I got off on the wrong foot; the report is a download in an awkward double page spread, a tiny, spindly, grey font that is hell to read on a phone, not much better on a tablet and skips off the edge of the page on a Mac.
Annoying… and, it’s not properly electronic, you have to scroll from the contents page through the 100-odd pages to find what you want.
I know, I know… get over it.
It’s the Topol Report on preparing us to deliver a digital future. Topol is regarded as something of a rock-star in scientific circles. In the real-world it’s hard to know what he is?
A latter day Don Quixote, perhaps?
There’s nothing in the report that you don’t already know, know about or couldn’t have Googled.
It’s a mixture of science faction, future-now-ism and away-with-the fairies.
There are 163 matches to the word ‘should’, the likes of;
‘… wherever possible the adoption of new technologies should enable staff to gain more time to care, promoting deeper interaction with patients.’
… err, yes, thanks, we know that… and;
‘NHS organisations should invest in their existing workforce to develop specialist skills, including the assessment and commissioning of genomics and digital technologies…’
… shouldn’t we try and recruit some nurses, first?
There is an etherial quality to this report, spiritual, dainty. The advisory panel is 70 strong.
As far as I can see, includes no one running hospital. Perhaps that’s the problem?
The sort of people who drink Evian and eat sushi. There are no tea and toast people.
There are a few case studies. A mix of well-trodden paths, very new stuff, yet to be proven and one they can’t seem to get off the ground. Oh and one ‘high-tec’ solution; a combination of the telephone and take a pain killer
Topol should have gone to Milton Keynes or Morecambe Bay to see the future in action. I guess that was too far from London?
What else? Well, if anyone can explain what this means, send me a fax…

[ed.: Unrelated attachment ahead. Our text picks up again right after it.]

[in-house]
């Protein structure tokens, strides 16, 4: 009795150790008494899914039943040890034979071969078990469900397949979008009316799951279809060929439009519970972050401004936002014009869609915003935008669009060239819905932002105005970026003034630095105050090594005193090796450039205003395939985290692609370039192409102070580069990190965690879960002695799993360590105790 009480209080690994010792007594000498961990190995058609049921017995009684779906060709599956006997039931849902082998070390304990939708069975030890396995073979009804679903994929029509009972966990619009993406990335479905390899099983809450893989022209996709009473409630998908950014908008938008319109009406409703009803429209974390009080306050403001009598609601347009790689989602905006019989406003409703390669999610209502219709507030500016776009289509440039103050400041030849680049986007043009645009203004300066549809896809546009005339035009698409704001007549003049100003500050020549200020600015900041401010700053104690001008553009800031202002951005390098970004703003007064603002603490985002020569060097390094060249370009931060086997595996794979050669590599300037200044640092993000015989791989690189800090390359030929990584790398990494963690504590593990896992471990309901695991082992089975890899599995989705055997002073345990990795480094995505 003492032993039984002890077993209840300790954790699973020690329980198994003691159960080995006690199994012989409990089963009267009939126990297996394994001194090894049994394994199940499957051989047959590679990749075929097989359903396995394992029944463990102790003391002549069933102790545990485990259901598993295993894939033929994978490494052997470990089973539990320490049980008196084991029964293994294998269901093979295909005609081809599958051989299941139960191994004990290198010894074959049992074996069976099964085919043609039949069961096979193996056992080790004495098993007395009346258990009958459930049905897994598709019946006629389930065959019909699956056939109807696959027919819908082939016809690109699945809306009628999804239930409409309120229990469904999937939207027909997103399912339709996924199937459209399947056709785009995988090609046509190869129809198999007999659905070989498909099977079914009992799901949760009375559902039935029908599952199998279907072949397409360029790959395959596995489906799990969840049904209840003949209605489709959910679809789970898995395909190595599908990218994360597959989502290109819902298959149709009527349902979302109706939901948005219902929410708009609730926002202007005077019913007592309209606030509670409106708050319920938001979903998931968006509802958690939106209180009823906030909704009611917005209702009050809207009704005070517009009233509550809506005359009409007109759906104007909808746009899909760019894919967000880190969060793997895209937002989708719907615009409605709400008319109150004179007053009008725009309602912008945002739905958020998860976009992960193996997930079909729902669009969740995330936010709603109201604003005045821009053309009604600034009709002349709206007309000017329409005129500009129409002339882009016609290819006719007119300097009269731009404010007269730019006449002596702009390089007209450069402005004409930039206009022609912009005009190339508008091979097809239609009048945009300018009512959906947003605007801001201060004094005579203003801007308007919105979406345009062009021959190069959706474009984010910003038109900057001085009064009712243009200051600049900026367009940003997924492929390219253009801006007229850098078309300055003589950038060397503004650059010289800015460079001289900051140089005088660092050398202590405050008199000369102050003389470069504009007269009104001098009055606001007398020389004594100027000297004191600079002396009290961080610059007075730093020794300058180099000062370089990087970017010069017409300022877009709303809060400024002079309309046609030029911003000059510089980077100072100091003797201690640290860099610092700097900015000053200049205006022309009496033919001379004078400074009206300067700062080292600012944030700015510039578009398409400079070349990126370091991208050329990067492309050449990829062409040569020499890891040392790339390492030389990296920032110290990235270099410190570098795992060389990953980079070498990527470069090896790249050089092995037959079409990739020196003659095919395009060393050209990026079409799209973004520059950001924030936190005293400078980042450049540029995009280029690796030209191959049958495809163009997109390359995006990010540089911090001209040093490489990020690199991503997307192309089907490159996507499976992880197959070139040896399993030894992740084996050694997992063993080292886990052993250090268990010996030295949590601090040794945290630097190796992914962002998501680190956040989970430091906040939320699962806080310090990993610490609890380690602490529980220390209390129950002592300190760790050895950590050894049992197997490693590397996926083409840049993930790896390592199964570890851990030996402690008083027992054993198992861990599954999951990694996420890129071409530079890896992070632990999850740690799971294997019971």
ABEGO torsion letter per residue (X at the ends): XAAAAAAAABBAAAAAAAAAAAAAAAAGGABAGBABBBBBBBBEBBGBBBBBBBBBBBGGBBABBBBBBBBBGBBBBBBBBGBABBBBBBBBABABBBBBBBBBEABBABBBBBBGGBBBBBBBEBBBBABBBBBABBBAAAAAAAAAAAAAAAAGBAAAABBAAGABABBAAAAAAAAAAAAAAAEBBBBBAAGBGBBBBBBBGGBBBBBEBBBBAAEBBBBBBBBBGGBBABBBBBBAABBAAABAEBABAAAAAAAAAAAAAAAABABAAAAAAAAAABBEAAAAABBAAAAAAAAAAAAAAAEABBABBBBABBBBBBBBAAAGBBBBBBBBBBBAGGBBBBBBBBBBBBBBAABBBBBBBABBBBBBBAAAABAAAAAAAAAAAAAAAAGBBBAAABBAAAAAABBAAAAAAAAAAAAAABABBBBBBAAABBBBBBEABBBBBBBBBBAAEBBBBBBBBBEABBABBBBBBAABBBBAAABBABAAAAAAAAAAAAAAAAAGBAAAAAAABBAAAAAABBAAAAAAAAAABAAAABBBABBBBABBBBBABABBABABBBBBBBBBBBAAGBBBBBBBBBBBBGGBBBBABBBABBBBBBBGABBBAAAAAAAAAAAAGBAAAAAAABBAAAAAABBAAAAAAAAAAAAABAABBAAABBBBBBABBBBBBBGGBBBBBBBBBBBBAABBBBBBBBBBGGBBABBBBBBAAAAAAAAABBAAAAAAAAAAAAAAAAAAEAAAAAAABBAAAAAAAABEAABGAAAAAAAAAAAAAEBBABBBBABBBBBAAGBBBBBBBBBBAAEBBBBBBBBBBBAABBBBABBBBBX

‘The successful implementation of technology-enabled care requires the system to deliver targeted support across health and social care sectors and to deploy it to where and when the patient may need it. Monitoring access, usage and outcomes and mapping it to key characteristics, which are markers for inequalities, are essential.’
Topol makes half-hearted predictions;
‘… in the foreseeable future, information from an individual’s DNA sequence will become part of their medical record and used to inform their healthcare in many different ways throughout their life course.’
He omits a definition of foreseeable. I didn’t see the world banking crisis or Brexit coming. Prediction is a dangerous game.
‘The NHS needs to attract, recruit and retain talented science, mathematics and computing graduates to fulfil leadership roles in computational genomics, data science and public health informatics (collectively, ‘bioinformatics’)…’
… and you might want to give some thought how we are supposed to plan a workforce around this little nugget;
‘…different individuals may learn at different rates…. hence, while some people could enter the workforce earlier, others may wish to spend time developing the skills needed to lead specific technological innovation.’
Topol’s final thought;
‘The greatest challenge is the culture shift in learning and innovation, with a willingness to embrace technology for system-wide improvement.’
No, it’s not. Culture is a dead duck. The climate of change is what is important.
We use technologies in our daily lives. Order our groceries, plan our holidays, insure our homes, distance learn, measure our activity and talk to relatives on the other side of the world. We use artificial intelligence,… it’s called a sat-nav.
All the time the Topols of the world make careers out of creating a mystery of the obvious we will believe it’s difficult. It’s not.
And, any technology that isn’t as easy to use as FaceBook… we don’t want.
We don’t need Topol’s ‘should’, we want ‘how’. We want ‘who’ and ‘when’.
What we need is to change the curricula to drag professions out of the 60’s, rein-in regulators poised to pounce, break up the contracting and reimbursement regimes, designed to entrench the past and reward the status-quo.
Most NHS staff come to work, leave the real world behind and step into the past.
This report will do nothing to help them step into the future.
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Reproduced at TrainingPrimaryCare.com by kind permission of Roy Lilley.